Thermal simulation of high frequency electronic products

Passive components Filters Electronic Design Automation & Electronics Multiphysics
By David Lee | 05/07/2021

What is the power handling capacity of an electronic product? 

Simply put, it is the power level that a device can support before it fails. Generally speaking, the average and peak powers determine the power handling capacity of the product. Failure can occur abruptly due to dielectric breakdown that results in arcing, or it can happen more slowly due to thermal runway heating. To protect against such failures, systems are usually designed with a safety margin such that they operate in a dynamic range well below the damaging power levels.  

A SolidWorks model of a microwave tunable filter 

Average power 

It is well known that RF and Microwave power heats electronic products due to conductor and dielectric losses. That is why heat sinks and fans are essential to dissipate the heat.  If the average power exceed some threshold and/or the ventilation is not adequate, the “magic blue smoke” is produced.   

Peak power 

All dielectrics, including air, have a maximum electric field strength above which ionization occurs resulting in corona and sparking.  It is the well-known dielectric breakdown.  This phenomenon happens if the applied power is too high or if the spacing, i.e. air gap, between components is too small.   

The HFWorks solution 

To ensure the reliability of electronic products while avoiding the need for costly experimental setups, HFWorks provides the virtual test bench that can accurately quantify the power-handling capacity of a product based on peak and/or average power levels. At the pre-processing level, the user is able to specify the breakdown electric field value for the all dielectrics as well as the thermal properties for both dielectrics and conductors. For a given total input power level, i.e., combined over all ports, a safety factor is calculated by comparing the resulting electric field strength to the specified breakdown value at each point in the model.  The safety factor distribution is then plotted on the entire model. Regions where the safety factor equals or exceeds 1.0 will produce arcing and the other will operate safely. To assess the power handling from a thermal standpoint, the thermal loads due to conductor and dielectric losses are computed everywhere in the model for user-specified input power levels at the ports and are automatically fed into the built-in thermal solver. Taking into account additional user-defined thermal constraints such as convection, radiation, or temperature, HFWorks then finds the thermal results, i.e., temperature distribution, temperature gradient and heat flux, throughout the electronic device. The hot spots where thermal runaway heating that may lead to failure can then be easily identified.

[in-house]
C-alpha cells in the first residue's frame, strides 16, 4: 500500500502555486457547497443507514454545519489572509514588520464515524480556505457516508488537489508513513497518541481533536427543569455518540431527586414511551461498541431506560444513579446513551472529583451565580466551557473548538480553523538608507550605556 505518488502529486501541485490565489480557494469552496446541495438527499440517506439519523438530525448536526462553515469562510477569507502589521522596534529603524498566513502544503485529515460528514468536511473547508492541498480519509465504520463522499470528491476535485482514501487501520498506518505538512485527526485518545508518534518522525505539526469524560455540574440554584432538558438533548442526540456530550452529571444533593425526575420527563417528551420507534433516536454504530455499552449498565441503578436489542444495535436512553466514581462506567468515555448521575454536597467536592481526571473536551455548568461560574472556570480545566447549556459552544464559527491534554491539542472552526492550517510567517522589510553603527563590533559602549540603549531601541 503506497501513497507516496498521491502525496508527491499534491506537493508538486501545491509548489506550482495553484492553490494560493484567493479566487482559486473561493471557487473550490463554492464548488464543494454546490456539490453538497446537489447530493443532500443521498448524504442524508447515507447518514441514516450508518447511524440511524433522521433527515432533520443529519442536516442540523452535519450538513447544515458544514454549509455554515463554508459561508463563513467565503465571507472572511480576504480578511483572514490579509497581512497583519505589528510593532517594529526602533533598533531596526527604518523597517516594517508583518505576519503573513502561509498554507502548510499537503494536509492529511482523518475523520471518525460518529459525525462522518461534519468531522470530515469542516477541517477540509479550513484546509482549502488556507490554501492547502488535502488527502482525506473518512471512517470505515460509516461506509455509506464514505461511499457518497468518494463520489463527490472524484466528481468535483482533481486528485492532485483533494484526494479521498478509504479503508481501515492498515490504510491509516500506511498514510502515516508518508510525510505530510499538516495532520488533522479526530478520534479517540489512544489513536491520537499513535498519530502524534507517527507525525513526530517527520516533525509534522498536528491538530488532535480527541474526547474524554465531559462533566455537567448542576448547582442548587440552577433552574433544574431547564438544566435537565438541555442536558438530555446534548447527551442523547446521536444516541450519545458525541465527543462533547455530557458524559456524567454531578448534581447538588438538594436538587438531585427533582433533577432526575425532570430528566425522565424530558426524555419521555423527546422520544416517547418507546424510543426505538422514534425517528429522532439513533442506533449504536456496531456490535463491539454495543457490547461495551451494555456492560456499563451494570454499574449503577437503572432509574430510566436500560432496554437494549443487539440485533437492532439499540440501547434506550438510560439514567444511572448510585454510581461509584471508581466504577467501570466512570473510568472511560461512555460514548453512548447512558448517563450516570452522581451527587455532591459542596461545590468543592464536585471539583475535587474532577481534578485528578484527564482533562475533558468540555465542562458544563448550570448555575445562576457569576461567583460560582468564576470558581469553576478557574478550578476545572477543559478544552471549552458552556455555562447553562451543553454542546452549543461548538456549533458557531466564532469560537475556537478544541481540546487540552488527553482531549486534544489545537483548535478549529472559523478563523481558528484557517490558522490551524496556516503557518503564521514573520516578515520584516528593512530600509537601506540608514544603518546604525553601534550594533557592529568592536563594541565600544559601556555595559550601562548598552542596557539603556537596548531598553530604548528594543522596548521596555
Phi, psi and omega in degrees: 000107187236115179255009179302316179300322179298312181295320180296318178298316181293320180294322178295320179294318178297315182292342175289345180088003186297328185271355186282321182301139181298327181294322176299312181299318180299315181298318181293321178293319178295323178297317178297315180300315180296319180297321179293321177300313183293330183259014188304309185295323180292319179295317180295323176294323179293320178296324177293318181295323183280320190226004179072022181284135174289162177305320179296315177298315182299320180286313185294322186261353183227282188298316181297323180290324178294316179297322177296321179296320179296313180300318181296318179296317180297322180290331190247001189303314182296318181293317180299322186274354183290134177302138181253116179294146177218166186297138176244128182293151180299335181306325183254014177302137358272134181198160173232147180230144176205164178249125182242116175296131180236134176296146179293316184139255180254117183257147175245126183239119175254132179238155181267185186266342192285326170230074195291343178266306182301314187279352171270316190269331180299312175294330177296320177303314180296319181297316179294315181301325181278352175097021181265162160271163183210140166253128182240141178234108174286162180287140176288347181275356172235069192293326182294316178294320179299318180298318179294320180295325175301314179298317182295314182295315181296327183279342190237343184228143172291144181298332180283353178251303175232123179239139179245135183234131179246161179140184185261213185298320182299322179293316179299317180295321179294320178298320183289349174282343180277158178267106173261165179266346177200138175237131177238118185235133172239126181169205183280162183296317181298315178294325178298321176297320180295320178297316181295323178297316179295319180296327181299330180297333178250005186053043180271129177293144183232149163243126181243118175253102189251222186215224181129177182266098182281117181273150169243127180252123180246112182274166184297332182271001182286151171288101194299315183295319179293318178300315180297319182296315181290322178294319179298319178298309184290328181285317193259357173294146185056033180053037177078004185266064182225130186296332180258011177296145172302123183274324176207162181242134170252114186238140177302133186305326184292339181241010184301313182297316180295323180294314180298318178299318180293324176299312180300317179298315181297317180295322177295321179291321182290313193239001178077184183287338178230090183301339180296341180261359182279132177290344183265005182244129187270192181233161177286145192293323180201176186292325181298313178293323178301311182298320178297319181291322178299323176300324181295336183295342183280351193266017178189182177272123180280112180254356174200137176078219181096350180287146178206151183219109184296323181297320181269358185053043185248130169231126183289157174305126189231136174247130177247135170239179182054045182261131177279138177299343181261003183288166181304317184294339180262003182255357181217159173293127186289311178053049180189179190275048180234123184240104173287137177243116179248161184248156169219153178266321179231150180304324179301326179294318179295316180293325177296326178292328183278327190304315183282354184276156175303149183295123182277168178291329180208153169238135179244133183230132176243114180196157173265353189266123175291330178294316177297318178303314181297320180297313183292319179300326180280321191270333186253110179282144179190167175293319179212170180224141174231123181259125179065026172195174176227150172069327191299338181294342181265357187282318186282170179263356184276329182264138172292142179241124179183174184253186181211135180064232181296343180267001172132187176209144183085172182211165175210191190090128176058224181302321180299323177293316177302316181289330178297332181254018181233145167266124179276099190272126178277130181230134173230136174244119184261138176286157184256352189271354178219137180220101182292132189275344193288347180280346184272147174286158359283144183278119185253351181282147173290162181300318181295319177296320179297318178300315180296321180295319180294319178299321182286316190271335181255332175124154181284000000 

Temperature distribution in the filter 

Summary and takeaways 

HFWorks stand outs in handling the power-handling of electronic products.  By borrowing from structural engineering, it introduces and computes a safety factor that guides designers to the high-risk areas of their designs.  In addition, using its built-in thermal solver, HFWorks streamlines the computation of thermal results based on the user input power and locates the hot-spots in the design that are at risk of runaway heating failure. Using these capabilities, the electronics engineer would excel in handling the power-handling of their electronic products hands-down.   

Safety factor distribution –a cross section-